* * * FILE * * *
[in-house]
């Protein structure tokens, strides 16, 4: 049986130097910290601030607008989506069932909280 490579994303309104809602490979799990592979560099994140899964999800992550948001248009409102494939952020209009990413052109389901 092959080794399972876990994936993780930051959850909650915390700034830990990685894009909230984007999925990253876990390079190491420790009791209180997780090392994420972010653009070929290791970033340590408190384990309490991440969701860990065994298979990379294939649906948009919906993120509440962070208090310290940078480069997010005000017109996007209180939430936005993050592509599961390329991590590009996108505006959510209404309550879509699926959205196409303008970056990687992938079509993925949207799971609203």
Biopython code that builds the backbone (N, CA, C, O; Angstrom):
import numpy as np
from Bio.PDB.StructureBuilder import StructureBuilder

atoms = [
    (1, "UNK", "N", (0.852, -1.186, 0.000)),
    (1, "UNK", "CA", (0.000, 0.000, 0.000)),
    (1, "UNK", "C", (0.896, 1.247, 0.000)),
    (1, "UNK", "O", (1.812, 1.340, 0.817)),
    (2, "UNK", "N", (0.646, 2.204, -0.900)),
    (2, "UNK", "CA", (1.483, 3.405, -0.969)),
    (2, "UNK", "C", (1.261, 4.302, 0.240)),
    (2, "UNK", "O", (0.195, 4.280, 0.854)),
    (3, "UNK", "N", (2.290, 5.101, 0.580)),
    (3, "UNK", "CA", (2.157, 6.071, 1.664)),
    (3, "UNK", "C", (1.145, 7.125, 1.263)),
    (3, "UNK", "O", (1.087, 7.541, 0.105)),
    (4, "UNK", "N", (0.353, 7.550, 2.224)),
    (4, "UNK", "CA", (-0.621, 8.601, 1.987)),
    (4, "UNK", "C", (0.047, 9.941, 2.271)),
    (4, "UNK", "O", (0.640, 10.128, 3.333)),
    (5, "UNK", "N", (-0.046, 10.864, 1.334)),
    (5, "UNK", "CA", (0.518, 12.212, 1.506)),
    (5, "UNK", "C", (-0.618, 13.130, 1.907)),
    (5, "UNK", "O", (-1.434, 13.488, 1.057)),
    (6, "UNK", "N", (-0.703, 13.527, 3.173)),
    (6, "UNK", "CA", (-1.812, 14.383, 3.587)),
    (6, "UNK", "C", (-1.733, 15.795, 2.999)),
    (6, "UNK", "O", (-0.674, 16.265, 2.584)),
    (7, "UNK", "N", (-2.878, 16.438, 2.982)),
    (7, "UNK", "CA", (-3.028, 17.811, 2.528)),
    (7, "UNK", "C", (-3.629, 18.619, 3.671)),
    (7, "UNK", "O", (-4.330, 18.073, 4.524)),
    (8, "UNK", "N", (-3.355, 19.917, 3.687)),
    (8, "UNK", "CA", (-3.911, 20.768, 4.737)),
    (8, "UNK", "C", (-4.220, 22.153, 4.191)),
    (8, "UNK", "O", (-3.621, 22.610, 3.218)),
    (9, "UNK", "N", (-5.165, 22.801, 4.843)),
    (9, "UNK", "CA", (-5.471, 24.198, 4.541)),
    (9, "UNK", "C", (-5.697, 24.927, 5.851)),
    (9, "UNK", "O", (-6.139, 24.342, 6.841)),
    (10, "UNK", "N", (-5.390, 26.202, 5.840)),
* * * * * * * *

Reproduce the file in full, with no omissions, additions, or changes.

[in-house]
């Protein structure tokens, strides 16, 4: 049986130097910290601030607008989506069932909280 490579994303309104809602490979799990592979560099994140899964999800992550948001248009409102494939952020209009990413052109389901 092959080794399972876990994936993780930051959850909650915390700034830990990685894009909230984007999925990253876990390079190491420790009791209180997780090392994420972010653009070929290791970033340590408190384990309490991440969701860990065994298979990379294939649906948009919906993120509440962070208090310290940078480069997010005000017109996007209180939430936005993050592509599961390329991590590009996108505006959510209404309550879509699926959205196409303008970056990687992938079509993925949207799971609203």
Biopython code that builds the backbone (N, CA, C, O; Angstrom):
import numpy as np
from Bio.PDB.StructureBuilder import StructureBuilder

atoms = [
    (1, "UNK", "N", (0.852, -1.186, 0.000)),
    (1, "UNK", "CA", (0.000, 0.000, 0.000)),
    (1, "UNK", "C", (0.896, 1.247, 0.000)),
    (1, "UNK", "O", (1.812, 1.340, 0.817)),
    (2, "UNK", "N", (0.646, 2.204, -0.900)),
    (2, "UNK", "CA", (1.483, 3.405, -0.969)),
    (2, "UNK", "C", (1.261, 4.302, 0.240)),
    (2, "UNK", "O", (0.195, 4.280, 0.854)),
    (3, "UNK", "N", (2.290, 5.101, 0.580)),
    (3, "UNK", "CA", (2.157, 6.071, 1.664)),
    (3, "UNK", "C", (1.145, 7.125, 1.263)),
    (3, "UNK", "O", (1.087, 7.541, 0.105)),
    (4, "UNK", "N", (0.353, 7.550, 2.224)),
    (4, "UNK", "CA", (-0.621, 8.601, 1.987)),
    (4, "UNK", "C", (0.047, 9.941, 2.271)),
    (4, "UNK", "O", (0.640, 10.128, 3.333)),
    (5, "UNK", "N", (-0.046, 10.864, 1.334)),
    (5, "UNK", "CA", (0.518, 12.212, 1.506)),
    (5, "UNK", "C", (-0.618, 13.130, 1.907)),
    (5, "UNK", "O", (-1.434, 13.488, 1.057)),
    (6, "UNK", "N", (-0.703, 13.527, 3.173)),
    (6, "UNK", "CA", (-1.812, 14.383, 3.587)),
    (6, "UNK", "C", (-1.733, 15.795, 2.999)),
    (6, "UNK", "O", (-0.674, 16.265, 2.584)),
    (7, "UNK", "N", (-2.878, 16.438, 2.982)),
    (7, "UNK", "CA", (-3.028, 17.811, 2.528)),
    (7, "UNK", "C", (-3.629, 18.619, 3.671)),
    (7, "UNK", "O", (-4.330, 18.073, 4.524)),
    (8, "UNK", "N", (-3.355, 19.917, 3.687)),
    (8, "UNK", "CA", (-3.911, 20.768, 4.737)),
    (8, "UNK", "C", (-4.220, 22.153, 4.191)),
    (8, "UNK", "O", (-3.621, 22.610, 3.218)),
    (9, "UNK", "N", (-5.165, 22.801, 4.843)),
    (9, "UNK", "CA", (-5.471, 24.198, 4.541)),
    (9, "UNK", "C", (-5.697, 24.927, 5.851)),
    (9, "UNK", "O", (-6.139, 24.342, 6.841)),
    (10, "UNK", "N", (-5.390, 26.202, 5.840)),